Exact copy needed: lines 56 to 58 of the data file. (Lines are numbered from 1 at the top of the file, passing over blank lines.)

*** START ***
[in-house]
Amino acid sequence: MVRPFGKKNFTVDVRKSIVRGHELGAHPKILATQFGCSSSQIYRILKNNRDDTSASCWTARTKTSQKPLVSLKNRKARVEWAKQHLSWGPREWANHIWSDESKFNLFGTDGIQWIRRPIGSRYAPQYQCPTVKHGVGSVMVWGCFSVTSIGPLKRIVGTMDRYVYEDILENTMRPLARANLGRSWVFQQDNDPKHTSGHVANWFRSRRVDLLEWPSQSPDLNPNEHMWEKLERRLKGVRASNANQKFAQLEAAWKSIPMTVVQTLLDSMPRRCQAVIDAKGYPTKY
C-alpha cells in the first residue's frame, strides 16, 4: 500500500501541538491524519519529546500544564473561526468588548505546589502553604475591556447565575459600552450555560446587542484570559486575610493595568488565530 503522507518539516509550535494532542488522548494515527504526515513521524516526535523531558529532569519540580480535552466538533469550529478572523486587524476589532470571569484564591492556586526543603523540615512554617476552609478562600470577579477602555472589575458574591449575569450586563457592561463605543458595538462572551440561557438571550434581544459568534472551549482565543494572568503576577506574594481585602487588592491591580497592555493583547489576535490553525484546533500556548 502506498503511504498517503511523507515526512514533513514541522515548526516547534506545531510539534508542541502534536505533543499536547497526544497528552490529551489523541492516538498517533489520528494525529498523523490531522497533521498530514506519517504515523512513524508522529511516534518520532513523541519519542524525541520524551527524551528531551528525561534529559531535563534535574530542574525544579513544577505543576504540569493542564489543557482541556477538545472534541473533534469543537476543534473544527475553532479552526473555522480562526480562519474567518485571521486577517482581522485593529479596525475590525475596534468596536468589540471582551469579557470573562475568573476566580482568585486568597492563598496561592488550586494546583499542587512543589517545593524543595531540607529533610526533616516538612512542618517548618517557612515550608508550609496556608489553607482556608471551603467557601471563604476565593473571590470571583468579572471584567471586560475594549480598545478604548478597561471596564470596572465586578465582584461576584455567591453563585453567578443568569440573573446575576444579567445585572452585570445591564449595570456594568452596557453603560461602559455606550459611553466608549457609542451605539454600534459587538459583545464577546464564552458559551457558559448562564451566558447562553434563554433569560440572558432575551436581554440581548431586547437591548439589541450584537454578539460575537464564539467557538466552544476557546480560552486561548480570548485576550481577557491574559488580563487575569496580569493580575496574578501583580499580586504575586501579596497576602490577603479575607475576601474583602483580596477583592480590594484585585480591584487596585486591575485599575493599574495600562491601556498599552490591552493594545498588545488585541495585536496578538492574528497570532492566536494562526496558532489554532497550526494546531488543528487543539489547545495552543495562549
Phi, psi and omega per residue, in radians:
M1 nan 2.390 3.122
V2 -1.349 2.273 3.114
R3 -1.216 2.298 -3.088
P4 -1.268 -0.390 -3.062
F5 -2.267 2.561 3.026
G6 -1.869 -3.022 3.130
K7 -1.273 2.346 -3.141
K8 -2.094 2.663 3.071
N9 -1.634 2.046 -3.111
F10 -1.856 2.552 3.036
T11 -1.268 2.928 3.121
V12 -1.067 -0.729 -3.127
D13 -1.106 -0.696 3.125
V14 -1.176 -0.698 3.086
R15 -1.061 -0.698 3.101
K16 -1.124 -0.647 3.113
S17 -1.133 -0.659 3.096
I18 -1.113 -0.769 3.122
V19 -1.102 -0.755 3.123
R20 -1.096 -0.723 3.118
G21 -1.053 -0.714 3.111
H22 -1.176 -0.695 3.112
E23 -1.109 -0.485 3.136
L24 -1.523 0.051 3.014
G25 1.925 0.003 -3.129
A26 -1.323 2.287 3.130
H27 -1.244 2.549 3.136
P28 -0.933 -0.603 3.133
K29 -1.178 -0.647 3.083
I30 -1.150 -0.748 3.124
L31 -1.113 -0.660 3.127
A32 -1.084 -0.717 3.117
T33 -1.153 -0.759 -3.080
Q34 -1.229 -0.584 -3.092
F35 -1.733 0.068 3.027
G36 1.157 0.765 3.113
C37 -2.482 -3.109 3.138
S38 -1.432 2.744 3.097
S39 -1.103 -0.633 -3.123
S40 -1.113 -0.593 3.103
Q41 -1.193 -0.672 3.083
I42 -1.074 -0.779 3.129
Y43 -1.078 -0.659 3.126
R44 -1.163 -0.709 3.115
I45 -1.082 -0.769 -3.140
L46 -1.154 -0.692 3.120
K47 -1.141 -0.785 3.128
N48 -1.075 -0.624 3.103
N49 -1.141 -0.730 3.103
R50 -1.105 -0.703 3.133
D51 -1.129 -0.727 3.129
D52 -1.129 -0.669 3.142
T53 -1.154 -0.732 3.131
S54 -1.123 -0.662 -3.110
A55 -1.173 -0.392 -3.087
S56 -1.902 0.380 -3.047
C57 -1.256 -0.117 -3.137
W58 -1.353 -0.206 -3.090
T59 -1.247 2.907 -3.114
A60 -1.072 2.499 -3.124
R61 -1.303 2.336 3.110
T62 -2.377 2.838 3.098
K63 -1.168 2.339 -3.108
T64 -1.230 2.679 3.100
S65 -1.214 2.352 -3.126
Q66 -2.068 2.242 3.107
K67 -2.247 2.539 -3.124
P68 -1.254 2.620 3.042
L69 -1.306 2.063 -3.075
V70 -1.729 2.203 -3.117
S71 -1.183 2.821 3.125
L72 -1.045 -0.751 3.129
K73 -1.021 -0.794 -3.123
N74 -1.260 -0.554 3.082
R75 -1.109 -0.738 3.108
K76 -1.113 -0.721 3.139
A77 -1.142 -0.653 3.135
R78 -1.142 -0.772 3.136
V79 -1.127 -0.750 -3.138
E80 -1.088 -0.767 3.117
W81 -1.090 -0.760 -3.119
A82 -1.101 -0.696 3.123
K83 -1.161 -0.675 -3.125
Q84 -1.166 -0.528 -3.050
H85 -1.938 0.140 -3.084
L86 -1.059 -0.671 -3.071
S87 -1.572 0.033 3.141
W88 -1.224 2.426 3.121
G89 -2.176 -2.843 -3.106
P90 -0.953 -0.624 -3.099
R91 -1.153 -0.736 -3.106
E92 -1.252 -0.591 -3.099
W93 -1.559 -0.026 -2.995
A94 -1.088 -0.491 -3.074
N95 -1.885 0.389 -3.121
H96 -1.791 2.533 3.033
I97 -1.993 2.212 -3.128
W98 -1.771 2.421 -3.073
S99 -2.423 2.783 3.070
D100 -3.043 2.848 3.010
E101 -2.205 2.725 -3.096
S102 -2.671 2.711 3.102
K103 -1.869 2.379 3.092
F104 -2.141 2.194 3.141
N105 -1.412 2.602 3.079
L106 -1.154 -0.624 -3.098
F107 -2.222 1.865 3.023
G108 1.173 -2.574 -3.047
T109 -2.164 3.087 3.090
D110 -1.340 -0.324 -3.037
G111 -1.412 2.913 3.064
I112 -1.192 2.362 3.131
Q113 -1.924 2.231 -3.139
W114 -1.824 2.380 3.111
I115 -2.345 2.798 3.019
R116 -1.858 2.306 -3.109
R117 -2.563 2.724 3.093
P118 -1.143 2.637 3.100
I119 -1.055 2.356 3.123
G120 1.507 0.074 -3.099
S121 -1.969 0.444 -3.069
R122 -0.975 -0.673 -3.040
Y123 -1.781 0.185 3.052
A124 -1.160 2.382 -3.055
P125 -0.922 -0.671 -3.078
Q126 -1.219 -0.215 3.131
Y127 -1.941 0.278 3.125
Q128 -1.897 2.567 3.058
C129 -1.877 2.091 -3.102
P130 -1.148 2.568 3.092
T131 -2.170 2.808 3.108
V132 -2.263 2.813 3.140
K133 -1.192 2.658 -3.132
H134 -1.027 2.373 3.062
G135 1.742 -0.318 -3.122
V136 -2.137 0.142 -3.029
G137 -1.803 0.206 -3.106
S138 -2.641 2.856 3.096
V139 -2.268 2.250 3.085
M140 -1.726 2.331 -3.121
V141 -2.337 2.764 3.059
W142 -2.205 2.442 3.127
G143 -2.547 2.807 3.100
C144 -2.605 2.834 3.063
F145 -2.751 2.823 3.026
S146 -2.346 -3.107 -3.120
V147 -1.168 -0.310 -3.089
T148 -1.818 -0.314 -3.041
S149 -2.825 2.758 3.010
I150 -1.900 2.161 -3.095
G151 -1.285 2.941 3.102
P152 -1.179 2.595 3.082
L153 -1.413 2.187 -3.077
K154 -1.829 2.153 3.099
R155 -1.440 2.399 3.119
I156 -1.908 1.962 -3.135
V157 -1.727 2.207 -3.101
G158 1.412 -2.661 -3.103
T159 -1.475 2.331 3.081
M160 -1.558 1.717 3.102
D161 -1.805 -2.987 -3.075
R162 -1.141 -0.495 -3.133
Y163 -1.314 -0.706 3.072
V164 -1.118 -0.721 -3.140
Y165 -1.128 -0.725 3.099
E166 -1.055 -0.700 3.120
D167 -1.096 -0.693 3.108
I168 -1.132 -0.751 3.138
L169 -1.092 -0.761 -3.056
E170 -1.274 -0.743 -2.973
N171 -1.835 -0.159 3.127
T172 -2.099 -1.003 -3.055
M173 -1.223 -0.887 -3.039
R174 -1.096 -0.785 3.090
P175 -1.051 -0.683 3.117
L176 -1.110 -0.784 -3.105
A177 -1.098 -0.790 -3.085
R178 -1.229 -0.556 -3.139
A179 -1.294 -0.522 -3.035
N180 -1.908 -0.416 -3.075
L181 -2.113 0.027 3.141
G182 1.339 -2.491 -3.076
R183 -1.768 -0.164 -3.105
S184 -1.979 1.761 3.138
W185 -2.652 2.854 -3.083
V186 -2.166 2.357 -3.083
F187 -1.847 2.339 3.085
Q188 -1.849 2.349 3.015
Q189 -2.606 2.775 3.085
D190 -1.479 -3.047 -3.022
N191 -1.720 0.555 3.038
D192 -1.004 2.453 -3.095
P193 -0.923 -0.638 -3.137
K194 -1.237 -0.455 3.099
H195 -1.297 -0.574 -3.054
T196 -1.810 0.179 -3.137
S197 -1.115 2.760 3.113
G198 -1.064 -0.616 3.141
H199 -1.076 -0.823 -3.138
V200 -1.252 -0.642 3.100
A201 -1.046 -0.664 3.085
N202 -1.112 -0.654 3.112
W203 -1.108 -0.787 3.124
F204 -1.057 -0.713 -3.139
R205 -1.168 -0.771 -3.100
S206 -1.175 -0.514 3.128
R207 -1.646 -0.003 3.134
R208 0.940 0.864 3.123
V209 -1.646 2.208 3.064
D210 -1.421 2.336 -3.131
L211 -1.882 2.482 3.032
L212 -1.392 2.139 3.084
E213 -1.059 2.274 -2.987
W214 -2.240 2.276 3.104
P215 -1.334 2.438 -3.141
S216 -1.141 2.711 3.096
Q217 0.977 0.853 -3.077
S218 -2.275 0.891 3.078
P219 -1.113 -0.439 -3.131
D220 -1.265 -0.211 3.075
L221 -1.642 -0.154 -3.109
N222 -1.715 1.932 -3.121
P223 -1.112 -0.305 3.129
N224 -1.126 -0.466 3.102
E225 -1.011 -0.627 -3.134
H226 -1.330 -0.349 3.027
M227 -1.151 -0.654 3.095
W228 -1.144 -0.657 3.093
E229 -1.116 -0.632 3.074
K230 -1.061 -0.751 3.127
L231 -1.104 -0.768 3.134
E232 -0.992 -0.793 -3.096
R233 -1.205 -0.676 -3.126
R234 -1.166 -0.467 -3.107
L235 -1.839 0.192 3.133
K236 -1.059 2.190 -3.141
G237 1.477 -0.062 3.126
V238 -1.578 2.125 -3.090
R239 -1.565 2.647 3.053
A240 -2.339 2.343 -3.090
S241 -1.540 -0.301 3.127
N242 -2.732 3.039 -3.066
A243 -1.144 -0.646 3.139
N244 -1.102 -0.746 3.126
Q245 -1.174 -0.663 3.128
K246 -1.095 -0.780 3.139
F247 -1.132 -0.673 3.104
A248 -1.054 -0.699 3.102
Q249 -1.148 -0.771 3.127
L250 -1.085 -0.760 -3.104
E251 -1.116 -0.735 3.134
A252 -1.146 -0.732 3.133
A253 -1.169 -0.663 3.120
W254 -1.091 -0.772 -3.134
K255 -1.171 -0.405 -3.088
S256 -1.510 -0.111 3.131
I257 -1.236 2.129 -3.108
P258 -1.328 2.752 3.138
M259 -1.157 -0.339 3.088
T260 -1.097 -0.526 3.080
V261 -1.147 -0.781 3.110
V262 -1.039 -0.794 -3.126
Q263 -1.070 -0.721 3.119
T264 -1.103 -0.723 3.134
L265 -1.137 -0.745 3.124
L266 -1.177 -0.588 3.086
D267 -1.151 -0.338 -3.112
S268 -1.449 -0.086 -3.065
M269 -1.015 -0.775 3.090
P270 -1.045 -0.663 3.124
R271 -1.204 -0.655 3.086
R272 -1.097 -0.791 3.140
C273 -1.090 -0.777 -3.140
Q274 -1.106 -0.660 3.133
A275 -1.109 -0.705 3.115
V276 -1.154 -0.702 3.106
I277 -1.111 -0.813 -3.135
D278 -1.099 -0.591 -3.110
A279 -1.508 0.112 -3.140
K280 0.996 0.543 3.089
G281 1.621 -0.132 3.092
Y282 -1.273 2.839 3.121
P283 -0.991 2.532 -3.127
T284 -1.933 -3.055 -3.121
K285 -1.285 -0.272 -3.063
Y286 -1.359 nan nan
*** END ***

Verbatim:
D52 -1.129 -0.669 3.142
T53 -1.154 -0.732 3.131
S54 -1.123 -0.662 -3.110